Dating was something enjoyed before marriage; and if not before marriage, before kids came along. But dating shouldn't end with marriage or kids or a hectic schedule—it should be a lifelong priority and pastime enjoyed with your spouse.
Stan Cronin considers himself neither artistic nor romantic, but is a retired police officer of the Phoenix Police Department. As a twenty-year veteran, he has seen the deterioration of the family and the corruption of marriage vows played out in vivid, living color. His experiences with “what-not-to-do” have only reaffirmed his belief in the value of dating your spouse and helping her know how important she is to you.
What is a Date?
In the world today, we use the word “date” almost daily. “What is today’s date?” “Do you know the date of the negotiation meeting?” “Can we plan a date for the office party?” For the purposes of this article, the word date means: An appointment for a husband and wife to spend a particular time with each other.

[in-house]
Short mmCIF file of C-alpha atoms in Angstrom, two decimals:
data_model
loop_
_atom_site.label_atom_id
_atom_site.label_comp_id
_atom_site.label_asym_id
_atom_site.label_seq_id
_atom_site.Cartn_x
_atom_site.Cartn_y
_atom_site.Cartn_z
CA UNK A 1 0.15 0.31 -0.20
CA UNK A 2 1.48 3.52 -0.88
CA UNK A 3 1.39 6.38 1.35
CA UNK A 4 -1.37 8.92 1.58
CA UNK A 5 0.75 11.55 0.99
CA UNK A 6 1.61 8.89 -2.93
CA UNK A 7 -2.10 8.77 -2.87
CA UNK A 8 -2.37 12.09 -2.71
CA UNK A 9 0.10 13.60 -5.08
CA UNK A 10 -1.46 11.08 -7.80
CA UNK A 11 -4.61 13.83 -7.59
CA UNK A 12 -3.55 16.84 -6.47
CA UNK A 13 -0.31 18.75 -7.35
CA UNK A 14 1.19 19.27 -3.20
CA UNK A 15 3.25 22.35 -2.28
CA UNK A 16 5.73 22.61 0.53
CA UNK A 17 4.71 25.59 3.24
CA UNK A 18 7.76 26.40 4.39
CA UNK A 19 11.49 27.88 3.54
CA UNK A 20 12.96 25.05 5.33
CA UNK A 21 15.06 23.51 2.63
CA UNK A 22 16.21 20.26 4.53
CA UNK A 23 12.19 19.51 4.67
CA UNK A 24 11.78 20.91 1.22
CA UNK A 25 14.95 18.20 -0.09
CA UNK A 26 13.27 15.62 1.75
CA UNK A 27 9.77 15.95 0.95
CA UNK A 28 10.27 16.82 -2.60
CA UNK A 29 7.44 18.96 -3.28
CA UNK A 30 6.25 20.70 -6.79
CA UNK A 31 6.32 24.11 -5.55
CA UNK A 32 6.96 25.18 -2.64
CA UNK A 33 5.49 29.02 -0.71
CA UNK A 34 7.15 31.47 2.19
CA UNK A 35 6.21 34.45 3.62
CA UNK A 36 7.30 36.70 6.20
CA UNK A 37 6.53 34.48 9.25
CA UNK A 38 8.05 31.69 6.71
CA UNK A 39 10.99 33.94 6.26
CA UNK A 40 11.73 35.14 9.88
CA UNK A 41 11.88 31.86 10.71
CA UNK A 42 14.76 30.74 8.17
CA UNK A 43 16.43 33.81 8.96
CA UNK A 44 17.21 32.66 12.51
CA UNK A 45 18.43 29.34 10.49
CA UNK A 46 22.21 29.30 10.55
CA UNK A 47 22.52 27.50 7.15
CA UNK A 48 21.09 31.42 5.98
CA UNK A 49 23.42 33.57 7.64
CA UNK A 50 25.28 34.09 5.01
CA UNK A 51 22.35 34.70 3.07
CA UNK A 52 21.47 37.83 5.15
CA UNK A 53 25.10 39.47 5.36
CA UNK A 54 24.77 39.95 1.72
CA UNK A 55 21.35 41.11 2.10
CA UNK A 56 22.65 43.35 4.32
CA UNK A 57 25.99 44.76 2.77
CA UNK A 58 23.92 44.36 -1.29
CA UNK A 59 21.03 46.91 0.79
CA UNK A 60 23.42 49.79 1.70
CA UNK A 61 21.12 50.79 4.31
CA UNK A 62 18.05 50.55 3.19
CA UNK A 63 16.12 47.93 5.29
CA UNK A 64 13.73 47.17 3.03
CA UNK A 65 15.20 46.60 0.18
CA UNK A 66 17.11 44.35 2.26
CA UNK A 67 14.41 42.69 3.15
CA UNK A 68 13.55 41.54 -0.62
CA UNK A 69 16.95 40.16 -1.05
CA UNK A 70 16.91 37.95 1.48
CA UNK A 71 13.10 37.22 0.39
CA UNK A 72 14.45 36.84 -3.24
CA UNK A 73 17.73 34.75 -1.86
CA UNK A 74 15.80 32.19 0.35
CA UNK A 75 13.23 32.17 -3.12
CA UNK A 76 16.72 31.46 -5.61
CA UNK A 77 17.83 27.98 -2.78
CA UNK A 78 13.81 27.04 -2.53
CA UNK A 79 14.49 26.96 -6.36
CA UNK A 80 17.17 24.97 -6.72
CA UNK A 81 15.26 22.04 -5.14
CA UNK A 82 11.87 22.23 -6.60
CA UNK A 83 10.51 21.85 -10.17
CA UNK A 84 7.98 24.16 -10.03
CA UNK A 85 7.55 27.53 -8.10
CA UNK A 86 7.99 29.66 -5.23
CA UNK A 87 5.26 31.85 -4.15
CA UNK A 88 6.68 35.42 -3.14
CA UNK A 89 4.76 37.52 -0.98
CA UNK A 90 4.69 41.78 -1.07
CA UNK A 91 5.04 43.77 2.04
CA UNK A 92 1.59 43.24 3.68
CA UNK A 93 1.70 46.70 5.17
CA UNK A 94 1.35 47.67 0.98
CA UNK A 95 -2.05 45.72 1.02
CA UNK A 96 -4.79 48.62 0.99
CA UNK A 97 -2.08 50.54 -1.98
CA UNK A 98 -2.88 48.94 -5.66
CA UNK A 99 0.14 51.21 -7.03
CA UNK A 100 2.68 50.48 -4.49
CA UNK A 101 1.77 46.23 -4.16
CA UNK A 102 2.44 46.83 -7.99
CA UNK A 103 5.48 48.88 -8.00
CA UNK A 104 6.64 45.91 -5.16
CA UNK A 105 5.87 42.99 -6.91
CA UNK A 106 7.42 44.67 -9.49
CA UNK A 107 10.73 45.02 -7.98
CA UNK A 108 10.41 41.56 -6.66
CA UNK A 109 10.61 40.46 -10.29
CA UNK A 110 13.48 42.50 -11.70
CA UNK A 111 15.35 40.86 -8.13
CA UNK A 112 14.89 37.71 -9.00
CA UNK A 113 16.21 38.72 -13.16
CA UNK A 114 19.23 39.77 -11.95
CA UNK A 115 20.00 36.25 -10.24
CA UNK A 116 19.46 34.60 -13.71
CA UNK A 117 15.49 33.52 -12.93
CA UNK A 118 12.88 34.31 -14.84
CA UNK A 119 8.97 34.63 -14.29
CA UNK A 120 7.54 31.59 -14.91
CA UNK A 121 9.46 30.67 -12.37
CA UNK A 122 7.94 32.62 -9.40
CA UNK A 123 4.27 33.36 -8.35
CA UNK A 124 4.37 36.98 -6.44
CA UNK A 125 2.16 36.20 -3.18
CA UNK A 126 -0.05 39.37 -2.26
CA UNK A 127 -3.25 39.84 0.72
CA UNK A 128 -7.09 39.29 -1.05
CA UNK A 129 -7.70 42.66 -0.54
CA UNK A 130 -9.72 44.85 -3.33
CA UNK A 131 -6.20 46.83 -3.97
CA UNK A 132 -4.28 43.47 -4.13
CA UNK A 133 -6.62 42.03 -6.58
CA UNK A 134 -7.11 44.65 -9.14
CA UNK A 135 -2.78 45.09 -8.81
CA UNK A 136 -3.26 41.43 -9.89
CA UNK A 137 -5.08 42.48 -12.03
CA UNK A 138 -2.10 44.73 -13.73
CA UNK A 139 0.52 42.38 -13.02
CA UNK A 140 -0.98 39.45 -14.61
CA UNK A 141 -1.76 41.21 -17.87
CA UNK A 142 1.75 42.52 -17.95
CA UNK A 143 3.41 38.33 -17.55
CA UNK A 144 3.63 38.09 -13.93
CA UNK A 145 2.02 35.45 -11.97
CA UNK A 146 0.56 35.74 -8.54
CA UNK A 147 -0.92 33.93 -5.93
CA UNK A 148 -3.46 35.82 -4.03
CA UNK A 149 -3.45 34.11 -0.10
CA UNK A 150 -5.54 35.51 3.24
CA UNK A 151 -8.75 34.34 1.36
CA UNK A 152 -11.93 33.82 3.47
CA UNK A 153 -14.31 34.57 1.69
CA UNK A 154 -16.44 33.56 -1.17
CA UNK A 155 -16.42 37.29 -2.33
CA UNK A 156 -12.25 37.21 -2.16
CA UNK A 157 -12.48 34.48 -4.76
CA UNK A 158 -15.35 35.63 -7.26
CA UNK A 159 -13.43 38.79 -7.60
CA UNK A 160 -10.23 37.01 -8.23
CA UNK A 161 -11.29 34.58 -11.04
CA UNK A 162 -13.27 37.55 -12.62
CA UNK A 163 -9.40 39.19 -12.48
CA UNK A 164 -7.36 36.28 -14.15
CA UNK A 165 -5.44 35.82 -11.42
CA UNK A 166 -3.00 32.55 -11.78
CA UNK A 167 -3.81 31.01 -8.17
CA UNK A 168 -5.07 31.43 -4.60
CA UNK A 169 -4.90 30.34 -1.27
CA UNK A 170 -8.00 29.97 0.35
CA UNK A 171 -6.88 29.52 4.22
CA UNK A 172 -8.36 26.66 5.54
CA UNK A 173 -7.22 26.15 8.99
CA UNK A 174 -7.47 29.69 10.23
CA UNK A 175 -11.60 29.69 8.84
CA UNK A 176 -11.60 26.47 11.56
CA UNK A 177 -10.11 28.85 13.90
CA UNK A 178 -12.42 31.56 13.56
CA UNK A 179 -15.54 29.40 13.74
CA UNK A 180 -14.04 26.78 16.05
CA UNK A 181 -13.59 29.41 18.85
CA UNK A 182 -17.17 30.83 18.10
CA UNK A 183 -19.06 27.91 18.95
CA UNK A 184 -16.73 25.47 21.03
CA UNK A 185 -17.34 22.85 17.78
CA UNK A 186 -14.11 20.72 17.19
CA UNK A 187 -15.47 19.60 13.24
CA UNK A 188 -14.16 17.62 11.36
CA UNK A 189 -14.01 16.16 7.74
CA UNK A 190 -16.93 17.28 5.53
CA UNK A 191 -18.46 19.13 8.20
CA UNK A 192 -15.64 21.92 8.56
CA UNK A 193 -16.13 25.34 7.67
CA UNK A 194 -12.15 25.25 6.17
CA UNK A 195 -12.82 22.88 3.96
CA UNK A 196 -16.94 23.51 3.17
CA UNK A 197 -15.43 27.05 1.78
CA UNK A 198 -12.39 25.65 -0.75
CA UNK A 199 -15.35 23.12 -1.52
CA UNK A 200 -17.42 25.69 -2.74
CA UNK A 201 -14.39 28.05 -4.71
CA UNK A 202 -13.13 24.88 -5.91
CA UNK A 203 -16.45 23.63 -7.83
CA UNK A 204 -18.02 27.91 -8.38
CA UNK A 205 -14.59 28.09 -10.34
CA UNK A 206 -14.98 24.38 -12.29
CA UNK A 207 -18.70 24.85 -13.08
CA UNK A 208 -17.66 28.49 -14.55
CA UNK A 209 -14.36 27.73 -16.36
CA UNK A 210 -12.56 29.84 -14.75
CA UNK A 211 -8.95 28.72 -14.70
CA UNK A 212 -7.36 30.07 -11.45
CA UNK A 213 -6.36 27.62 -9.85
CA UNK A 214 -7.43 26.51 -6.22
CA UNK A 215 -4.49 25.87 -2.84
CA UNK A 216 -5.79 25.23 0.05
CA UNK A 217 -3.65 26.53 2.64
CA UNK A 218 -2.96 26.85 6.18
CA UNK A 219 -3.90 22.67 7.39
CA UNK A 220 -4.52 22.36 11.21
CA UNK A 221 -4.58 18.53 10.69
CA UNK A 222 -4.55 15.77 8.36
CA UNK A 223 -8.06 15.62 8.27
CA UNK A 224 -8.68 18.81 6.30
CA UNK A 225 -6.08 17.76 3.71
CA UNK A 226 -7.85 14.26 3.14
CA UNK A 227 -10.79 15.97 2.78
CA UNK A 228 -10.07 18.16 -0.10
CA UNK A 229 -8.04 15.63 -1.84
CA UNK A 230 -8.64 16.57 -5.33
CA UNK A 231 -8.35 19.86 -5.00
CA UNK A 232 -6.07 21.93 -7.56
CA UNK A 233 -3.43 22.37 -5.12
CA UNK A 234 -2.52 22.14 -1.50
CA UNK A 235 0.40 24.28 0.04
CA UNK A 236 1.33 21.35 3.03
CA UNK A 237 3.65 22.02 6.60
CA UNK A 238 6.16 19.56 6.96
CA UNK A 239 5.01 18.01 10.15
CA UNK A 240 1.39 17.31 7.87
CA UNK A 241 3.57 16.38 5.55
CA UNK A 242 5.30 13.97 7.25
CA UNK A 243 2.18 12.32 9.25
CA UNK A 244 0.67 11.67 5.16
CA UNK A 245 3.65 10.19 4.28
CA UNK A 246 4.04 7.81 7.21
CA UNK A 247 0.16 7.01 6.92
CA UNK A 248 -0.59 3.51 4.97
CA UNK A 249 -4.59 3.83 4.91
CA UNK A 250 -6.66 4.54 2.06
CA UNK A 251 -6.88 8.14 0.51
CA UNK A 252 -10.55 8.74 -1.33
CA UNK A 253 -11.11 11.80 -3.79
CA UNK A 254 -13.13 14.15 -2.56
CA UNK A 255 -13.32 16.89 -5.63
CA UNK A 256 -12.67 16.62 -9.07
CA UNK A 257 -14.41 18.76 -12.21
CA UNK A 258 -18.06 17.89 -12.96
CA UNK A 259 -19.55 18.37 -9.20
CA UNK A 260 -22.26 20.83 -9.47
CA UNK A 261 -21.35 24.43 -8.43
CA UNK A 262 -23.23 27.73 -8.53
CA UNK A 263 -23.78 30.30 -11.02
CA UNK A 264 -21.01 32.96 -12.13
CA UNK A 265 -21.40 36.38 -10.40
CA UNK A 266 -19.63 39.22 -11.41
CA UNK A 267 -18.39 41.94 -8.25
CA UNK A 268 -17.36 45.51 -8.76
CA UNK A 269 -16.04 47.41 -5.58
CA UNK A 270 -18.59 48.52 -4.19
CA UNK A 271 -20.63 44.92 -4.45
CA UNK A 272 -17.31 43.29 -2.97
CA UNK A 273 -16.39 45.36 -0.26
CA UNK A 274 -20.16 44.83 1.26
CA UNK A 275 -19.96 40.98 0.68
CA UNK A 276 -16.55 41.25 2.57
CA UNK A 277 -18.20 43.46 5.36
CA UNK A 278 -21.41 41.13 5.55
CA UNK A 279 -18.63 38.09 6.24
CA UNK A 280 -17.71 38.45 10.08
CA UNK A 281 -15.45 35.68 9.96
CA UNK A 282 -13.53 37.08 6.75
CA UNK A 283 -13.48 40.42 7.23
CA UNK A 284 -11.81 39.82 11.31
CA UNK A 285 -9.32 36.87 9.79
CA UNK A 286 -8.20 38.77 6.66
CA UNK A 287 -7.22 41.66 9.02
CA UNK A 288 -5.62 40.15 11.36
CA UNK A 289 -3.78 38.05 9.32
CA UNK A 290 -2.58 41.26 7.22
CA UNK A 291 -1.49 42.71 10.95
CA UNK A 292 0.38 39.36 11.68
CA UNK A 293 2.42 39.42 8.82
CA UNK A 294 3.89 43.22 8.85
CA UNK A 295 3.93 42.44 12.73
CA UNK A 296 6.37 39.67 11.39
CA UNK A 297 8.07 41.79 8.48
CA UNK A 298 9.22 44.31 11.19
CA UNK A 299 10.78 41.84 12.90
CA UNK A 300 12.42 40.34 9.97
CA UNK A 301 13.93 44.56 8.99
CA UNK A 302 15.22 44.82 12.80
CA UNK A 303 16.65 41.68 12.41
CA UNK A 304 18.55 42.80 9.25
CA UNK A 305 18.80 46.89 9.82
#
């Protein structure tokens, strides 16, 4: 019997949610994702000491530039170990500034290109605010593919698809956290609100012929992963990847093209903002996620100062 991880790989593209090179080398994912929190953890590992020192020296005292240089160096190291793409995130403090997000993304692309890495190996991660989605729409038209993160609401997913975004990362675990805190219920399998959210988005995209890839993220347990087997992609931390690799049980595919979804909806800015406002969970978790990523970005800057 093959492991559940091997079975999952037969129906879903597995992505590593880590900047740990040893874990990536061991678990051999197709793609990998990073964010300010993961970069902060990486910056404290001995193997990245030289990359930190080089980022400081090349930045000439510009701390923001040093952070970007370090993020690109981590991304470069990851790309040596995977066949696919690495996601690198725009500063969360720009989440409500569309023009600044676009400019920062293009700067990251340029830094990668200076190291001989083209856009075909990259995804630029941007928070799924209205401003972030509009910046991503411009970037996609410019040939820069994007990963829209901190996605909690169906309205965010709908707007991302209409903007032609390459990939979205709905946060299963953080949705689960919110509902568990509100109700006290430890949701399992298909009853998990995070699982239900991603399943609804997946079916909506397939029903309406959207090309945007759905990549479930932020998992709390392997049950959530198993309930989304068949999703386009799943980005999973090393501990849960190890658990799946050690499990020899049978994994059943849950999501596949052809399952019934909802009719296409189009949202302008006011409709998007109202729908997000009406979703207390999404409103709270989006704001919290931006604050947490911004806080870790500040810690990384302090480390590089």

Occasionally, you will want to make a fairly formal “appointment” with your wife. Preplanning goes a long way when you are trying to show your wife you care about her. Both of you will enjoy having an appointed time to anticipate spending together.
However, you do not need a formal appointment to count time spent with your wife as a “date.” My wife and I have had dates that bloomed from spontaneous invitations, such as, “Want to grab a bite to eat?” Or, “Do you want to go shopping with me?” In a questionnaire I created to gather ideas and responses from wives across the United States, many wives I surveyed suggested they enjoy these types of spontaneous dates.
Overcoming Excuses for Not Dating